• x [ n + 1 ] = x [ n ] + r [ n ] ( sin ( φ [ n + 1 ] ) - sin ( φ [ n ] ) ) y [ n + 1 ] = y [ n ] + r [ n ] ( cos ( φ [ n ] ) - cos ( φ [ n + 1 ] ) ) x [ 1 ] = r [ 0 ] ( sin ( φ [ 1 ] ) ) = t 1 1 - ( L s [ 1 ] ) sin ( 1 - L s [ 1 ] t ) y [ 1 ] = r [ 0 ] ( 1 - cos ( φ [ 1 ] ) ) = t 1 1 - ( L s [ 1 ] ) ( 1 - cos ( 1 - L s [ 1 ] t ) ) x [ 1 ] = r ( sin ( φ [ 1 ] ) ) = t 1 1 - ( L s [ 1 ] + δ ) sin ( 1 - ( L s [ 1 ] + δ ) t ) y [ 1 ] = r [ 0 ] ( 1 - cos ( φ [ 1 ] ) ) = t 1 1 - ( L s [ 1 ] + δ ) ( 1 - cos ( 1 - ( L s [ 1 ] + δ ) t ) ) x [ 2 ] = x [ 1 ] + r [ 1 ] ( sin ( φ [ 2 ] ) - sin ( φ [ 1 ] ) ) = t 1 1 - ( L s [ 1 ] ) sin ( 1 - L s [ 1 ] t ) + t 1 1 - ( L s [ 2 ] - L s [ 1 ] ) ( sin ( 2 - L s [ 2 ] t ) - sin ( 1 - L s [ 1 ] t ) ) y [ 2 ] = y [ 1 ] + r [ 1 ] ( cos ( φ [ 1 ] ) - cos ( φ [ 2 ] ) ) = t 1 1 - ( L s [ 1 ] ) ( 1 - cos ( 1 - L s [ 1 ] t ) ) + t 1 1 - ( L s [ 2 ] - L s [ 1 ] ) ( cos ( 1 - L s [ 1 ] t ) - cos ( 2 - L s [ 2 ] t ) ) x [ 2 ] = x [ 1 ] + r [ 1 ] ( sin ( φ [ 2 ] ) - sin ( φ [ 1 ] ) ) = t 1 1 - ( L s [ 1 ] + δ ) sin ( 1 - ( L s [ 1 ] + δ ) t ) + t 1 1 - ( L s [ 1 ] + δ ) sin ( 1 - ( L s [ 1 ] + δ ) t ) y [ 2 ] = y [ 1 ] + r [ 1 ] ( cos ( φ [ 1 ] ) - cos ( φ [ 2 ] ) = t 1 1 - ( L s [ 1 ] + δ ) ( 1 - cos ( 1 - ( L s [ 1 ] + δ ) t ) ) + t 1 1 - ( L s [ 2 ] - L s [ 1 ] - δ ) ( cos ( 1 - ( L s [ 1 ] + δ ) t ) - cos ( 2 - L s [ 2 ] t ) )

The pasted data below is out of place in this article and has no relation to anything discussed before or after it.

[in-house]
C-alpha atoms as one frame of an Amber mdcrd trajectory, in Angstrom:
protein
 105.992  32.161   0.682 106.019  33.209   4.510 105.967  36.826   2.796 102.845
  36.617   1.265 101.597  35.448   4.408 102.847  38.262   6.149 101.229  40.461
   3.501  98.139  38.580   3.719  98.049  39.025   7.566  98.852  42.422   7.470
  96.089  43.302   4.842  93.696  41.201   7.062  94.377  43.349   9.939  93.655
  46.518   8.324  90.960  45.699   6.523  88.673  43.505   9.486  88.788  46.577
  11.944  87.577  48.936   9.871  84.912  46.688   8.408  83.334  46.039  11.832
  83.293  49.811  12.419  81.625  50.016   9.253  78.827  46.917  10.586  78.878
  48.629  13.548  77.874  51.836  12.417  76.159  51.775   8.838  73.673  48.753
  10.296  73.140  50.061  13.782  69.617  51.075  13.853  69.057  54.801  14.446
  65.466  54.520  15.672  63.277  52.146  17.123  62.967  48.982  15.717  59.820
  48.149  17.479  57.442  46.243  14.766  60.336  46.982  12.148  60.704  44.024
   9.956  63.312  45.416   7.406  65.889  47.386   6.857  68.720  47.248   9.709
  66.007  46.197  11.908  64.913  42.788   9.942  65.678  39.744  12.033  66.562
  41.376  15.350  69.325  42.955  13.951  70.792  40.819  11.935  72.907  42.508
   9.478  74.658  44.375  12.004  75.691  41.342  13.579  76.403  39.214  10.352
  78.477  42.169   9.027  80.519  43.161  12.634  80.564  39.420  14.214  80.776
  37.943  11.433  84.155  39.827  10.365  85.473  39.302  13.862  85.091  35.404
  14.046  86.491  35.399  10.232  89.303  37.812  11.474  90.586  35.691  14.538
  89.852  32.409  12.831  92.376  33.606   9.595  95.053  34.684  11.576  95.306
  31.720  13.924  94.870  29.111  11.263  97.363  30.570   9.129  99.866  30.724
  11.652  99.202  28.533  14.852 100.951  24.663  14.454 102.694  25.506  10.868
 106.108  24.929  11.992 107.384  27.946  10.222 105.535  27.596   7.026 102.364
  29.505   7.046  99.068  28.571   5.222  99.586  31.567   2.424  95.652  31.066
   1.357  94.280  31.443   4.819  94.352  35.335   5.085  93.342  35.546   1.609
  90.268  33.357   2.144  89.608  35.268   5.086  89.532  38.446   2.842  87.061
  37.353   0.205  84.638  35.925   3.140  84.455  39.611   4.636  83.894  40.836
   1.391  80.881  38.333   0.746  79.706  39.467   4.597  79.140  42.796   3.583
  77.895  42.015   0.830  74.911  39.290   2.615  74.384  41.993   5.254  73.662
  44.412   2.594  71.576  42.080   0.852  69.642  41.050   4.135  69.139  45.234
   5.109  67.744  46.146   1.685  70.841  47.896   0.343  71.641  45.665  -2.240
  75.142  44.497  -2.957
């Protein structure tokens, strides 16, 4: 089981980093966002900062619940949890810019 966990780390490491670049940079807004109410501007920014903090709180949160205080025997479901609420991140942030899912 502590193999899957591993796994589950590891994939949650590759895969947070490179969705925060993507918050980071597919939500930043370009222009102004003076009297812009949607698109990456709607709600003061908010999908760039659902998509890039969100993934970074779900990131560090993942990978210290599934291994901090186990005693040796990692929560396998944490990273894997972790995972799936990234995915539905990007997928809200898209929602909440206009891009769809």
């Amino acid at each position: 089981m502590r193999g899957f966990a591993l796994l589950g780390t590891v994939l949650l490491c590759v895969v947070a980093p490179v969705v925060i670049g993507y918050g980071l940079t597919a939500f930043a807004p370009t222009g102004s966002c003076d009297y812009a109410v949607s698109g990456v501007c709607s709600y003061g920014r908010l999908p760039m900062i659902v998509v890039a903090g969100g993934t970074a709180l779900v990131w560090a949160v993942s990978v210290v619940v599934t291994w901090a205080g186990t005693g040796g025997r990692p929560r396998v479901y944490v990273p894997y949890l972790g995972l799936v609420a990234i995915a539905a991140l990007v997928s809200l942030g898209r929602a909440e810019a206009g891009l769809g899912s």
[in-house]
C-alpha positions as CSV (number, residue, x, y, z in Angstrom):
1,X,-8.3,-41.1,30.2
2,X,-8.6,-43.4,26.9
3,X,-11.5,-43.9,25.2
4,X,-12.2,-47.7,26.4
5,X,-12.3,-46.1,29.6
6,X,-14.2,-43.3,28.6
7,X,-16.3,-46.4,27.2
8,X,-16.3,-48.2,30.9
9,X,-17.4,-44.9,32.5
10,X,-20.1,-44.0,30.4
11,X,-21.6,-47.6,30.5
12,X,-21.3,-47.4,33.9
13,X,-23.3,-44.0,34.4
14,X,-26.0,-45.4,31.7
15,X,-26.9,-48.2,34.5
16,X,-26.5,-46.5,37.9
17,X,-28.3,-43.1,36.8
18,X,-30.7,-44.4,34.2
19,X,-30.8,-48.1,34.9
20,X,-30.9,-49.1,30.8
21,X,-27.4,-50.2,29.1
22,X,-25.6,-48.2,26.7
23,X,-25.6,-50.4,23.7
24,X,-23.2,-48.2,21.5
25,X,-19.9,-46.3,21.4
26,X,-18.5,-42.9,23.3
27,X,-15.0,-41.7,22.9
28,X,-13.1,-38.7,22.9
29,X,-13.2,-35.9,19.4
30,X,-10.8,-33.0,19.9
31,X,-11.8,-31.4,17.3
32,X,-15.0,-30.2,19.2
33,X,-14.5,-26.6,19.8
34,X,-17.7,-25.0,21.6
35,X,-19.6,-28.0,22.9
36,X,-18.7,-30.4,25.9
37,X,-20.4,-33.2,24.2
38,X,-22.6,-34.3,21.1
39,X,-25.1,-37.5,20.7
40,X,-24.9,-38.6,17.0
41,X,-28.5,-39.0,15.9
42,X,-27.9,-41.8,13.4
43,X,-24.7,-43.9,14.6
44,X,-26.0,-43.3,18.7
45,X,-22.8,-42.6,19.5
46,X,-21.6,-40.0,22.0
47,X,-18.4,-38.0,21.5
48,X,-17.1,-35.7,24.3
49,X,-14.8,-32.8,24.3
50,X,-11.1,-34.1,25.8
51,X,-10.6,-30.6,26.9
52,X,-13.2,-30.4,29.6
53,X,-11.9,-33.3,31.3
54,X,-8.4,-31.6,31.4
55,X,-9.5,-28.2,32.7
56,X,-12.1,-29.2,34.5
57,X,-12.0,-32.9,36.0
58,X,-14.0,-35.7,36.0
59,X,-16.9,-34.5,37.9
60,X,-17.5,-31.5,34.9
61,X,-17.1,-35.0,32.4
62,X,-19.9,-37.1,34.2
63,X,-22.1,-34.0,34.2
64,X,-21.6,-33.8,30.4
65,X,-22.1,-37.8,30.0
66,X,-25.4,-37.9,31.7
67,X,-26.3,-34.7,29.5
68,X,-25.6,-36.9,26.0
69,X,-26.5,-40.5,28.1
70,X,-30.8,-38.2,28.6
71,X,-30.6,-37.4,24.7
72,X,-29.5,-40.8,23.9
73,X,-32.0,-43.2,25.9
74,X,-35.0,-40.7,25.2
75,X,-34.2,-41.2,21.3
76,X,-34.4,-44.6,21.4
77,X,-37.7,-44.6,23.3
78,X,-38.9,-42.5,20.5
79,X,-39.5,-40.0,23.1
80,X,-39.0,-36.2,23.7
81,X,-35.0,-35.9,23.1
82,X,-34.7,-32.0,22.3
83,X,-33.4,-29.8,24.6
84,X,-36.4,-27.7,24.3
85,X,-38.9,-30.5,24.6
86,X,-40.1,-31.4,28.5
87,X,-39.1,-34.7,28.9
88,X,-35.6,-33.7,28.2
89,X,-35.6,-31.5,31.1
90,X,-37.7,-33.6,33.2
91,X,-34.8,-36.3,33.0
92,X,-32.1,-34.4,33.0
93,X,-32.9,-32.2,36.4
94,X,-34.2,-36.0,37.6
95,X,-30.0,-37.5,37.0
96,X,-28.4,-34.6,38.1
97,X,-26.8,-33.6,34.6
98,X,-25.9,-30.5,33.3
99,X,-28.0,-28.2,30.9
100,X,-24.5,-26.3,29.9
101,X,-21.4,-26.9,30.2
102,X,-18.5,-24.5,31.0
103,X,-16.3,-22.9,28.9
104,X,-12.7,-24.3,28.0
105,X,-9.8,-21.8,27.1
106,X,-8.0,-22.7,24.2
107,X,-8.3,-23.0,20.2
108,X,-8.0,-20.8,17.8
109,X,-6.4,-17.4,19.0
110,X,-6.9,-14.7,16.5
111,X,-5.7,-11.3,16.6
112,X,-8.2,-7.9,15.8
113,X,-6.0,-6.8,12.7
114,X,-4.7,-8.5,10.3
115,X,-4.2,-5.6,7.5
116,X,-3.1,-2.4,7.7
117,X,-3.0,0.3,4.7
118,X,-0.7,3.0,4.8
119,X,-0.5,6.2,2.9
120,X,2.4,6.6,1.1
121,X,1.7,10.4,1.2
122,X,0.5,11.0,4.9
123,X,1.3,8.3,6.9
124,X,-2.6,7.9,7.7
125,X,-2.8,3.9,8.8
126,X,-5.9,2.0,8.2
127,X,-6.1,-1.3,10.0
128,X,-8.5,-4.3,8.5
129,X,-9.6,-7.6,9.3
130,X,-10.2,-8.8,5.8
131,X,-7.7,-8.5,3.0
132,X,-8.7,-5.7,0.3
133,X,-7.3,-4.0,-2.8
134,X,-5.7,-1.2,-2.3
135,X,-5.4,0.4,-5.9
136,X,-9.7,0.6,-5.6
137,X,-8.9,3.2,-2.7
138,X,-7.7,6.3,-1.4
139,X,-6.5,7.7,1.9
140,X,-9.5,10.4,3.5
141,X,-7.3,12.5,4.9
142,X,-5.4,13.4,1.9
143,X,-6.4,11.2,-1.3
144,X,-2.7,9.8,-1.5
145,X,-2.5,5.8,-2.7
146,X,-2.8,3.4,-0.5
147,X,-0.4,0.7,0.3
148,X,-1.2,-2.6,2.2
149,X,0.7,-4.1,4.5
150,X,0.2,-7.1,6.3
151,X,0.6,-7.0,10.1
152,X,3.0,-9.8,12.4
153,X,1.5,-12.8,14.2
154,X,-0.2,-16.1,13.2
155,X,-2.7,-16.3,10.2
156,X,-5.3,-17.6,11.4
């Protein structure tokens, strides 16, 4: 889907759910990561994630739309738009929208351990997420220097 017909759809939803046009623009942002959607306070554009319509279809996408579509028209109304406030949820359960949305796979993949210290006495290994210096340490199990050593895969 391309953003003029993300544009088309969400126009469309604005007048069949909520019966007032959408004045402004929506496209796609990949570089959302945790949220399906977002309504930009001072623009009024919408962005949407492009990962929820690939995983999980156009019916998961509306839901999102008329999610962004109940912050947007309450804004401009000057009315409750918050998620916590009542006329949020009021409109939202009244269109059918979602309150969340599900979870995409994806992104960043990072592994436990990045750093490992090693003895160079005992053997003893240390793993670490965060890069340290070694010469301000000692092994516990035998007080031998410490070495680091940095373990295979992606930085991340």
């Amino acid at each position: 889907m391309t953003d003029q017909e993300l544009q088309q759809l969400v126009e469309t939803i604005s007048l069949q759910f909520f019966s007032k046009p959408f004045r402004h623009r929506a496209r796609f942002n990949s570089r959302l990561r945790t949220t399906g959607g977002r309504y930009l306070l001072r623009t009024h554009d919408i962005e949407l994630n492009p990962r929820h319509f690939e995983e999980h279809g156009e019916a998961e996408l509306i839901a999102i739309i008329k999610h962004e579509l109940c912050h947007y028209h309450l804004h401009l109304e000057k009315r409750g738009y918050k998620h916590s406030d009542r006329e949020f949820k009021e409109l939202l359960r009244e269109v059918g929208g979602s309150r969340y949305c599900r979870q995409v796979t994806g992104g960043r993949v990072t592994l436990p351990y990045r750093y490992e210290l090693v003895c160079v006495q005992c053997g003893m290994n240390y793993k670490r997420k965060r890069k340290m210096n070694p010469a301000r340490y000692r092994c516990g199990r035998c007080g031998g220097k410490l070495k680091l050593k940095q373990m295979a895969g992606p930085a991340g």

• Using these equations, the endpoint error under different conditions can be plotted. It is clear that position error at the end of the first segment is somewhat compensated for by an oppositely signed error in the next segment.
  • While the embodiment and examples discussed above uses arcs in performing the analysis, other measurement techniques and analyses may be employed. In an embodiment, ellipses are used for approximating the curves. In an embodiment, analysis of the may be performed using parabolas. In an embodiment, splines are used for approximating a curve. In an embodiment, a polynomial function is used for approximating the curve. In an embodiment, all of the methodologies discussed herein are used in approximating the curve.
  • Another possible model of a curve is to represent it as a series of connected straight linear segments.